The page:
After a while we started to hate the word “underground”. It’s not just independent Hip-Hop music. It’s a genre of its own & underground is a perfectly good term for it but after a while it got too big and that word just sounded like trendy nonsense. Highground was doing cold, hard business. Breaking bread, breaking our backs. Most musicians are of course unsigned so there is always an underground scene in any genre by default. The“underground” or independent scene the Highground operates in has been around in some form since the beginning of Hip-Hop on the west coast & is still around today but the real peak so far was from about 1996 – 2001. That’s when there was the most activity, the most fans & the largest events. The scene did not die though. The hardcore devotees & the original community of artists have kept things going all around the bay area (and the globe) until today. With technology changing so fast a lot of people these days are looking back to things created before computers ran every home studio. Truthfully there can never really be an “underground” now that the internet is omnipresent in our lives. We had to actually travel & mail things back and forth. We had to make long distance phone calls & promote events on foot with paper fliers. The internet was around obviously & the underground had a strong presence there but things are much different now in 2010. The fact that this type of life was rare & yet shared by isolated groups of people all over the world lead to a specialized art form that was almost like rap for rappers or art for artists. 90% of the people at shows back then were artists themselves. These days the public is much more accessible to the musician or artist & most of what young artists make goes directly onto the internet. There is so much out there that no one could experience it all in one life time. The strange forces that brought us all together back then were much more mysterious than a facebook wall or myspace band page. Those words would have all been complete gibberish in the nineties. Hip-Hop had basically saved all of our lives so we evangelized our culture like a religion & that’s what it took to spread the music back then. The underground scene was an actual “social network”, an obscure street level movement spread directly through actual friends. It spread around the globe eventually causing the music industry (and the software industry for that matter) to adopt separate genre classifications for “Rap” & “Hip-Hop”… not quite right but a step in the right direction.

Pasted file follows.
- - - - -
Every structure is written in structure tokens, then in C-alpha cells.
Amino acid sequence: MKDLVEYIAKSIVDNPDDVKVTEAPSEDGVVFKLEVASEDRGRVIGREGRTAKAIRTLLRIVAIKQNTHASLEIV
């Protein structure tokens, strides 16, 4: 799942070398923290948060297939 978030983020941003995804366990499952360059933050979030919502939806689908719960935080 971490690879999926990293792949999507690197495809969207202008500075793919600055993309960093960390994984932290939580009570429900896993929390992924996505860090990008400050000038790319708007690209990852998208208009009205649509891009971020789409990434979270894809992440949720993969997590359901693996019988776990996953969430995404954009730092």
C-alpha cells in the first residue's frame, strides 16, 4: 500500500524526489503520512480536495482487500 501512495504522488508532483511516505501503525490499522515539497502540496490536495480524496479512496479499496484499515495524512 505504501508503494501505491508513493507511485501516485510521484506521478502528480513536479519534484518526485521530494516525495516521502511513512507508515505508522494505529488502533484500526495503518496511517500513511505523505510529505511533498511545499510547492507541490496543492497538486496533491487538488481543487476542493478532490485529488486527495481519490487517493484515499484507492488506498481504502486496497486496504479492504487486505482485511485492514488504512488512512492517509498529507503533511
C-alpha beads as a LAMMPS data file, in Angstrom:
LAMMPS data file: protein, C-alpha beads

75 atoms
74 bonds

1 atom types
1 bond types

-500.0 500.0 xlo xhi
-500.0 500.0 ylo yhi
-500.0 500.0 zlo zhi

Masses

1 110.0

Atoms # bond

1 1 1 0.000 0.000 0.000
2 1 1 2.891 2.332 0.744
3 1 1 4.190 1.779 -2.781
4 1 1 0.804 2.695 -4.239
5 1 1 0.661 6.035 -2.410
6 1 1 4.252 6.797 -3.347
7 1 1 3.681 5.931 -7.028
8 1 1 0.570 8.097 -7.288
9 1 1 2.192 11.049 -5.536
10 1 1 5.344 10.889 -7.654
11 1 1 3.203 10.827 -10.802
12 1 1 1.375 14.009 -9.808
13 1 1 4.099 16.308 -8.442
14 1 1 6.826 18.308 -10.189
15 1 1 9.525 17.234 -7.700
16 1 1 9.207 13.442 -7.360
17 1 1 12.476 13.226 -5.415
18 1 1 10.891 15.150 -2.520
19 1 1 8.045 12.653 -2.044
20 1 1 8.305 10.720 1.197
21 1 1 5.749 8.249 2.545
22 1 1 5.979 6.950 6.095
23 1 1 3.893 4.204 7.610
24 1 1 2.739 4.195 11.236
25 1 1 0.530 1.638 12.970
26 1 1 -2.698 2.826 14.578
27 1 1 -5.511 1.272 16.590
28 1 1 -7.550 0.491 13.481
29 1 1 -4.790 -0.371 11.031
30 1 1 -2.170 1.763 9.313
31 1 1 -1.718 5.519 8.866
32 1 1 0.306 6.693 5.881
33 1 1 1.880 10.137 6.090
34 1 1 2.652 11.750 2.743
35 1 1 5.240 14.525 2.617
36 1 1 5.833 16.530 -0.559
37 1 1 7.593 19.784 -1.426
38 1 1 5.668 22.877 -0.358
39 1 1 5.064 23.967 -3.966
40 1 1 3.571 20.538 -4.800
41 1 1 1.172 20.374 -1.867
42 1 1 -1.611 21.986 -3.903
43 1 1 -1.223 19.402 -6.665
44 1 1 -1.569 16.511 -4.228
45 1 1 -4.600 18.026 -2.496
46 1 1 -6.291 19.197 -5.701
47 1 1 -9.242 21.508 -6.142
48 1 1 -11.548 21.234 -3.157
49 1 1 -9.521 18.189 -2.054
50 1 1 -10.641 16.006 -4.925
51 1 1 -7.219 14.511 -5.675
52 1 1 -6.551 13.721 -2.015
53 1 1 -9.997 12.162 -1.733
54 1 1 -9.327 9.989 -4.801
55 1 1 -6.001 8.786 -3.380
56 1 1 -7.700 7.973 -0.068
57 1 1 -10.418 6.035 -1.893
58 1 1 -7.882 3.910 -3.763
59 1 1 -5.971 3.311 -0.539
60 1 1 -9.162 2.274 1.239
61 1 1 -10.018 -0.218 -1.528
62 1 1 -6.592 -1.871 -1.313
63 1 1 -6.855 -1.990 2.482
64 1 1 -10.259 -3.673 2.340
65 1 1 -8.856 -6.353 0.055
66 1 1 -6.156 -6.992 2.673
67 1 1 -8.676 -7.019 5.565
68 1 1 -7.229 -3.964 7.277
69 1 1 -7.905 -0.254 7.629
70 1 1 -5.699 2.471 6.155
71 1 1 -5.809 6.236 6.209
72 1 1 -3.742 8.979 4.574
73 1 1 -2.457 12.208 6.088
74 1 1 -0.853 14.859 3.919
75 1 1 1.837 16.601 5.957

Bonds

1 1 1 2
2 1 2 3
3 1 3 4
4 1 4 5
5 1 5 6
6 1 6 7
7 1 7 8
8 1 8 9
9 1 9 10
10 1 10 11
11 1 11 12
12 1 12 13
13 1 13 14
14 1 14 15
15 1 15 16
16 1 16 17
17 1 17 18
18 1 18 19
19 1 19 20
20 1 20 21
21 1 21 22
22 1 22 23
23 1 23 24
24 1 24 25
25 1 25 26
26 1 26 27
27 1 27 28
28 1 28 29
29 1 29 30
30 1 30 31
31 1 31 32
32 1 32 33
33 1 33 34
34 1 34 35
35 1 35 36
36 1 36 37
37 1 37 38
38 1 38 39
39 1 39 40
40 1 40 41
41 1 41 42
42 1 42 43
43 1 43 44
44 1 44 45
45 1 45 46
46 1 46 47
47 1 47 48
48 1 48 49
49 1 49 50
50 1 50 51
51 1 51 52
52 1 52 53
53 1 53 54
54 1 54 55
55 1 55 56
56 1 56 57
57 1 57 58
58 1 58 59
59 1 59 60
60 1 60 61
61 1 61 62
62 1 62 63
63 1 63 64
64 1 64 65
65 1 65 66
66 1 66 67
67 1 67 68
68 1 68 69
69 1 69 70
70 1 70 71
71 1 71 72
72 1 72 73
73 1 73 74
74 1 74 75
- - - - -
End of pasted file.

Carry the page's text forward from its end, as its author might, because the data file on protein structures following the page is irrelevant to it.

We adopted the internet along with everyone else. With this site (fulltimeartists.com) opening in 1998 we have basically always had a presence online. The net was really still finding its legs then. We were working a lot with DeeSkee from la2thebay.com & P-Minus of ATAK distribution (both still in business). It’s not that we are bitter about the internet or that it harmed our musical goals. The internet sold music for us exponentially more than the scattered brick & mortar distribution we scraped up. The issue is that things back then could be truly obscure, truly forgotten. Nothing is ever forgotten anymore. Anything obscure can be immediately brought to light. The simple knowledge that you are playing to an eternal world audience changes the nature of music. We did not know that 15 years later those early projects would still have a cult following & people would pay $75 for original copies of the cassettes but here we are (wish I had one to sell). We thought that all of these recordings & drawings & shows & events & fliers… would disappear into yesterday. Over time it seems they remain online somewhere forever. resurfacing from the analog past on myspace or facebook, eternally jumping around the world. Rather than resent the fact that our material is loose on the internet & rather than be ashamed of our old, childish material we have come to just accept it & help keep it in context. Our biggest accomplishments in music, art, business etc. all happened in the later days from 2000 to 2010 but no matter if we like it or not we will always be known for what we did in the early years. We helped eachother & dozens & dozens of other people, produce, publish, manufacture, distribute & promote their music & labels before most of us turned 20. Highground is not our biggest or baddest creation but it was our first real business & it has been essential the local scene since day 1.
Thanks for reading.